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A List Of Ways USF Could Lose To UConn Again

We all know USF does not have the best track record against Connecticut in football. (Or in any other sport, really, but let's deal with that some other time.) Of course, last year was pretty bad, what with the whole fade pattern debacle and the dropped coast-to-coast interception by Mistral Raymond and the last-second Dave Teggart field goal that made the Huskies the worst team to ever earn a BCS bid.

But when the Bulls travel to Rentschler Field, that's when the true howling madness begins. This time out, it seems like USF should be heavily favored. They've had an extra week to prepare, and there are favorable matchups all over the field for the coaching staff to exploit. Still, you know that somehow the Bulls are going to lose in some darkly hilarious and cosmically scarring way, like maybe one of these:

  • Darrell Scott is about to score the game-winning touchdown, but trips on his shoelaces just inches from the goal line and fumbles out of the end zone. Skip Holtz immediately bans shoelaces from team equipment. Denard Robinson calls Holtz out in the media, saying he thought of it first.
  • UConn slips a magnetized football into the game, and activates a monster electromagnet just past the goal posts the minute Dave Teggart lines up for a game-winning 79-yard field goal. He actually misses the kick wide left, but it is called good and upheld on video review by the refs who worked the Syracuse-Toledo game.
  • After a crucial third-down conversion, B.J. Daniels covers his mouth while sneezing and is called for a 15-yard taunting penalty.
  • 14 inches of snow fall on Rentschler Field in the three hours before the game. Enterprising UConn offensive linemen study the rule book carefully and see there is no rule against attaching snow plows to the front of their feet. They literally clear a path for Lyle McCombs to run for 350 yards and six touchdowns as the USF defense struggles to contain him in the knee-deep powder.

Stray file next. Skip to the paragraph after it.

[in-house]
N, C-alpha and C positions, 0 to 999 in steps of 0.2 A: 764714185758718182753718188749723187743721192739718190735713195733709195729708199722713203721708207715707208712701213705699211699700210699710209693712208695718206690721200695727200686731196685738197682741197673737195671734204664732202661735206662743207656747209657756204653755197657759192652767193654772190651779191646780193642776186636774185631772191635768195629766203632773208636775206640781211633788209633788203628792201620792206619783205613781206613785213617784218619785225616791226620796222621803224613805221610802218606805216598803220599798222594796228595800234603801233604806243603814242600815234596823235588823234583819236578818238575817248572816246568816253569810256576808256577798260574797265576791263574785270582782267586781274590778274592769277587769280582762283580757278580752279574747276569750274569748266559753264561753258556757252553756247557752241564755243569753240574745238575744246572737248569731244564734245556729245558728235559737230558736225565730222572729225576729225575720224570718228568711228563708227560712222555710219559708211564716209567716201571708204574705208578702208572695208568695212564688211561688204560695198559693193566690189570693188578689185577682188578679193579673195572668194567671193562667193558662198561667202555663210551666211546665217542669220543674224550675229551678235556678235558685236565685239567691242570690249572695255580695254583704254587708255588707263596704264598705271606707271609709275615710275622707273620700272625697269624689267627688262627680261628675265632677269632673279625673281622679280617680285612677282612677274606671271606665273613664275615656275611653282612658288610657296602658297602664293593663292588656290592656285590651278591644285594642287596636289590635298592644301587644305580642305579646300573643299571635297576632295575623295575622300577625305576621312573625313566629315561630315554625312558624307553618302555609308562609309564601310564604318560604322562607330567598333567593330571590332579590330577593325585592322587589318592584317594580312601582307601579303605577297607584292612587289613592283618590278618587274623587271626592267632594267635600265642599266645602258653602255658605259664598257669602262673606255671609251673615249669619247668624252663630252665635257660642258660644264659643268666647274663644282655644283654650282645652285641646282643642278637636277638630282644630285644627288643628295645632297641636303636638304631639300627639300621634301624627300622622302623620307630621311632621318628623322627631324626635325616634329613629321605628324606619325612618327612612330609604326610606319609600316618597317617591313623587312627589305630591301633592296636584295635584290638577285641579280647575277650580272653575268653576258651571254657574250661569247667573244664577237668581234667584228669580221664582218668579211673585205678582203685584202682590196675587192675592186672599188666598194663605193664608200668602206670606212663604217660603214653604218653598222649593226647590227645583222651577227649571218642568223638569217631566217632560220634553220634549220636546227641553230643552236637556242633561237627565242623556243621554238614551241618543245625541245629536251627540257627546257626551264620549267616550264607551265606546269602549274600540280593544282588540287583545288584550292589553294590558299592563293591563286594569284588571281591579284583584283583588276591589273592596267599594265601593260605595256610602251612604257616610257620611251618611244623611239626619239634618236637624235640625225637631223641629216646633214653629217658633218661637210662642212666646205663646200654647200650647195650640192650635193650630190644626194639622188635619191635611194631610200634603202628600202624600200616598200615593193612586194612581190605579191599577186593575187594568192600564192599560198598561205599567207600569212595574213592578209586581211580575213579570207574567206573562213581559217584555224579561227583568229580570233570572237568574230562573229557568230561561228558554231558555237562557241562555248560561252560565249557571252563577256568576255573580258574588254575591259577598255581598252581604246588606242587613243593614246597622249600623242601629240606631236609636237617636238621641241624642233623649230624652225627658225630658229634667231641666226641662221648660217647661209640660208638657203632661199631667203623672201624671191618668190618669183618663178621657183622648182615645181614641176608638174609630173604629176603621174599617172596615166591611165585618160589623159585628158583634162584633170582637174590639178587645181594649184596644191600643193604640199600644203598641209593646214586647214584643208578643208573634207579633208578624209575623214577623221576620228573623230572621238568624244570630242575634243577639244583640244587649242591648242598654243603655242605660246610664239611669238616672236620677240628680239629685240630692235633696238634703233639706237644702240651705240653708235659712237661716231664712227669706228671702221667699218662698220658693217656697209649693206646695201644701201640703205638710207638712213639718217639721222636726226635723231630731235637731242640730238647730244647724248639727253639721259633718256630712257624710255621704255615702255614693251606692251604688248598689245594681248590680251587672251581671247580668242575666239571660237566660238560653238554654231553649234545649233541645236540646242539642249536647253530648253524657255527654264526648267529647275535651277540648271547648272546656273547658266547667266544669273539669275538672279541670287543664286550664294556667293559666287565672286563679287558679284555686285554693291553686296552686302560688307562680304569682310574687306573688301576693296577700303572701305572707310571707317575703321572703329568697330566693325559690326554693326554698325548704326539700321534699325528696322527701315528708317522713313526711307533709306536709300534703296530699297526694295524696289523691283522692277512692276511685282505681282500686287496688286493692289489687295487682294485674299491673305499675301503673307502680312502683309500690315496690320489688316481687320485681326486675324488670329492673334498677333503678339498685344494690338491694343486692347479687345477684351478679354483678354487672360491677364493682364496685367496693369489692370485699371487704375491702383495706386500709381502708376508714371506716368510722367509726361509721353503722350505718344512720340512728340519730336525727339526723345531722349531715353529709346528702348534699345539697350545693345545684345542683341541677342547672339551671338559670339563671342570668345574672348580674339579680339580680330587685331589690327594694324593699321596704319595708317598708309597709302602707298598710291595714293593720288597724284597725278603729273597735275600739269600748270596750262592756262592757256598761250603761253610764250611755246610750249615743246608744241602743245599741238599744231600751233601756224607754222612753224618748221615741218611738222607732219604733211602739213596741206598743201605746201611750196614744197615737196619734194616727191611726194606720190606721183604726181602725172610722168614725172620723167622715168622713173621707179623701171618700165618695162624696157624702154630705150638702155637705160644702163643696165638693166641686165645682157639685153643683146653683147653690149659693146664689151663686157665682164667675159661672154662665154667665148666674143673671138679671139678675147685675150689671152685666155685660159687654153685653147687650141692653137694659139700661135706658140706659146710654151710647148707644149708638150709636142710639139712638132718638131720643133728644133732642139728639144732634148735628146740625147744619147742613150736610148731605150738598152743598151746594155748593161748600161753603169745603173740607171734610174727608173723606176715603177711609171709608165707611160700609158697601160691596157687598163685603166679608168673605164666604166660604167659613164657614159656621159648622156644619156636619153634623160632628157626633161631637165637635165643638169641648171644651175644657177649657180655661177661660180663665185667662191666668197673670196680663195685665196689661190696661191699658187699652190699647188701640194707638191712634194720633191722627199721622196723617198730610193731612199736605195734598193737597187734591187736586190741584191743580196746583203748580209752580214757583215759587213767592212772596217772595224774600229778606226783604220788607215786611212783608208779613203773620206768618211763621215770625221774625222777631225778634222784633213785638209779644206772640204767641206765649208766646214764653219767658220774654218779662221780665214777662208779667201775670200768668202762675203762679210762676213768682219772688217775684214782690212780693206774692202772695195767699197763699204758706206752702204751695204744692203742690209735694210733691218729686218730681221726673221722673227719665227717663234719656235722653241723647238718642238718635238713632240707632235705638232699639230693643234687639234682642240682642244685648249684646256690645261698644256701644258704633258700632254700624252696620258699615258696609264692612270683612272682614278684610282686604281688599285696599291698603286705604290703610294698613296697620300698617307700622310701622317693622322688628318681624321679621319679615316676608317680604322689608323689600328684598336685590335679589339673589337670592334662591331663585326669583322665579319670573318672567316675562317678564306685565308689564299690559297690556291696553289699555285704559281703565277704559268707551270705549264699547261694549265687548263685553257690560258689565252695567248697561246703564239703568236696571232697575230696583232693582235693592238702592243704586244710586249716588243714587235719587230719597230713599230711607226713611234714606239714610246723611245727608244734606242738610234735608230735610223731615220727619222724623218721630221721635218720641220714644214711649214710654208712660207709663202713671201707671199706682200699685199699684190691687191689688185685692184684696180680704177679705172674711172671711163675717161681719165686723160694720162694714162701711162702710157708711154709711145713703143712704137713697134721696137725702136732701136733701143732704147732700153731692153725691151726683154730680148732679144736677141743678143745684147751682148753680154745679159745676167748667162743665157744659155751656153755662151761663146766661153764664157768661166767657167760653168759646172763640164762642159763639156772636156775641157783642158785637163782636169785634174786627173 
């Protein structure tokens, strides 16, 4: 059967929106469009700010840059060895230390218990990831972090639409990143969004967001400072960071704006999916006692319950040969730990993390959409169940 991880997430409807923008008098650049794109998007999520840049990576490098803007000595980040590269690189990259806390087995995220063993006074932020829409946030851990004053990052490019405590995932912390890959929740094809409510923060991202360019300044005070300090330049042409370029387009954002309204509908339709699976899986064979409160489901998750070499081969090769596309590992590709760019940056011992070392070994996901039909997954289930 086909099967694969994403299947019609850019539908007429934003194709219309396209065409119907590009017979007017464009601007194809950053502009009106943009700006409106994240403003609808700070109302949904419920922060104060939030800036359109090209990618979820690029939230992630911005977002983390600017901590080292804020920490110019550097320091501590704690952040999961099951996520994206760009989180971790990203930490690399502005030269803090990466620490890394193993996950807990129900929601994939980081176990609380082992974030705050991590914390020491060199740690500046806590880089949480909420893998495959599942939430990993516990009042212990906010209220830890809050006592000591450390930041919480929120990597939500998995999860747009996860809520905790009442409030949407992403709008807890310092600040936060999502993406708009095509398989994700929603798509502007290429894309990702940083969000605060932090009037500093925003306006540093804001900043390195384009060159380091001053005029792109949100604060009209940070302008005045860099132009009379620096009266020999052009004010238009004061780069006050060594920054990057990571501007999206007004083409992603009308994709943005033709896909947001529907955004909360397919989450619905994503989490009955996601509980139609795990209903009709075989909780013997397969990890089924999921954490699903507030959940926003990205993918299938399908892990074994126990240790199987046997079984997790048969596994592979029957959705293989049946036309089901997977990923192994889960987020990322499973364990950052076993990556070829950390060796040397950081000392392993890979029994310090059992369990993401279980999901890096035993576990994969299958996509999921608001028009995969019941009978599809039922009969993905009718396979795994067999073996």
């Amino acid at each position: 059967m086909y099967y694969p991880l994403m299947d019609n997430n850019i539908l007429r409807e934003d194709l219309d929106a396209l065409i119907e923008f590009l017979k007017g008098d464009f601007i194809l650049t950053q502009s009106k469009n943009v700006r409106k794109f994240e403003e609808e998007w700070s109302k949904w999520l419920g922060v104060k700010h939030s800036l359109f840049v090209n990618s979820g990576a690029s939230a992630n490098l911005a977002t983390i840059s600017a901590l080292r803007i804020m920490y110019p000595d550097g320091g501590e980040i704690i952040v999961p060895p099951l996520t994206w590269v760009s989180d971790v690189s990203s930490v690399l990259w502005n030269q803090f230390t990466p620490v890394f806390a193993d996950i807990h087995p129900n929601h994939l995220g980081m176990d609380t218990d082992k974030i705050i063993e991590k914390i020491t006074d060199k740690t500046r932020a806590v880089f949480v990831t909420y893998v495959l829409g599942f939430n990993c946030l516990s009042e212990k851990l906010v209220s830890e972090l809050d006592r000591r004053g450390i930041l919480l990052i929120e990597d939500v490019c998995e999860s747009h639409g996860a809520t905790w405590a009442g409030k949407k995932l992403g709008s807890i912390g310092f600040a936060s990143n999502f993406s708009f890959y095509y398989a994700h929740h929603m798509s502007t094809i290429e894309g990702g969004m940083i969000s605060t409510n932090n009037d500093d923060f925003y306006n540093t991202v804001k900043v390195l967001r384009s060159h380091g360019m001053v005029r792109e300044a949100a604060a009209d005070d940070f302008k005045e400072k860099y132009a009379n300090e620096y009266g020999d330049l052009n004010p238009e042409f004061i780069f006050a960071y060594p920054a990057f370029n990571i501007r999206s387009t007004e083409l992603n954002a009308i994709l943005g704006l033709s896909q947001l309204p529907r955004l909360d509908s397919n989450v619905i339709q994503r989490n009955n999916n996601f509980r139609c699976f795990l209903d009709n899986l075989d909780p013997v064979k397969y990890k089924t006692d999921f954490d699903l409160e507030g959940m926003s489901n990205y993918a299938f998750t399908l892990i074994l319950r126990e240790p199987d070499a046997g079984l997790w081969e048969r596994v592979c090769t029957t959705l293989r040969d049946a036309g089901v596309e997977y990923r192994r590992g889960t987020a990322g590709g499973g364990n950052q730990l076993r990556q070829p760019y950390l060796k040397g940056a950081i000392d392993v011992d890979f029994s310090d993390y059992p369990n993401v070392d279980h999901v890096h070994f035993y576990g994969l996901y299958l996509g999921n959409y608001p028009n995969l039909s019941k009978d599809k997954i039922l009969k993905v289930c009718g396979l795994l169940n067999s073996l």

• During halftime, UConn receives invitation to ACC and abandons the game with a 7-6 lead. ESPN approves the cancellation of the second half so they can air "The Decision: NBA Lockout Edition" and five hours of poker reruns.
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    • Johnny McEntee has the game of his life, completing 45 of 50 passes for 600 yards and seven touchdowns. In the third quarter, McEntee throws the ball high up in the air, then runs under it and catches it like a kid playing by himself in the backyard. He then runs untouched for a 70-yard touchdown.
    • Voodoo Six.
    • Bored and totally unconcerned about the consequences, the Huskies suit up Kemba Walker at quarterback, meaning they have Kemba Walker and we don't. Kemba runs for 200 yards and three touchdowns out of some wacky wishbone option set and UConn wins easily. Sure, the game will be vacated in short order, but that doesn't give USF a win. And the fans will never forget what they got to witness. Yay, UConn fans!

    • UConn wins on a Hail Mary after the ball ricochets off of the helmets of Quenton Washington and Kayvon Webster and somehow perfectly lands in the hands of Isiah Moore. Gus Johnson's head explodes from pure excitement after watching the play.
    • Trailing 24-0, UConn fires Paul Pasqualoni at halftime and replaces him with Kevin Kelley. The Huskies convert seven onside kicks and nine 4th-and-longs in a 56-30 win.
    • The UConn defense acquires psychic and superhuman powers like the CPU defense in NCAA Football 12. They turn for passes while they aren't looking. 300-pound linemen jump six feet in the air to knock down passes 20 yards downfield. Cornerbacks reach out and intercept passes after the ball is seemingly beyond their reach and reaction time. For some reason, USF fails to gain the same powers and loses handily.
    • Voodoo Seven.
    • USF scores a game winning touchdown with no time remaining, but it's called back after Sterling Griffin looks back to see who is chasing him. The Big East refs consider that taunting and throw the flag for unsportsmanlike conduct.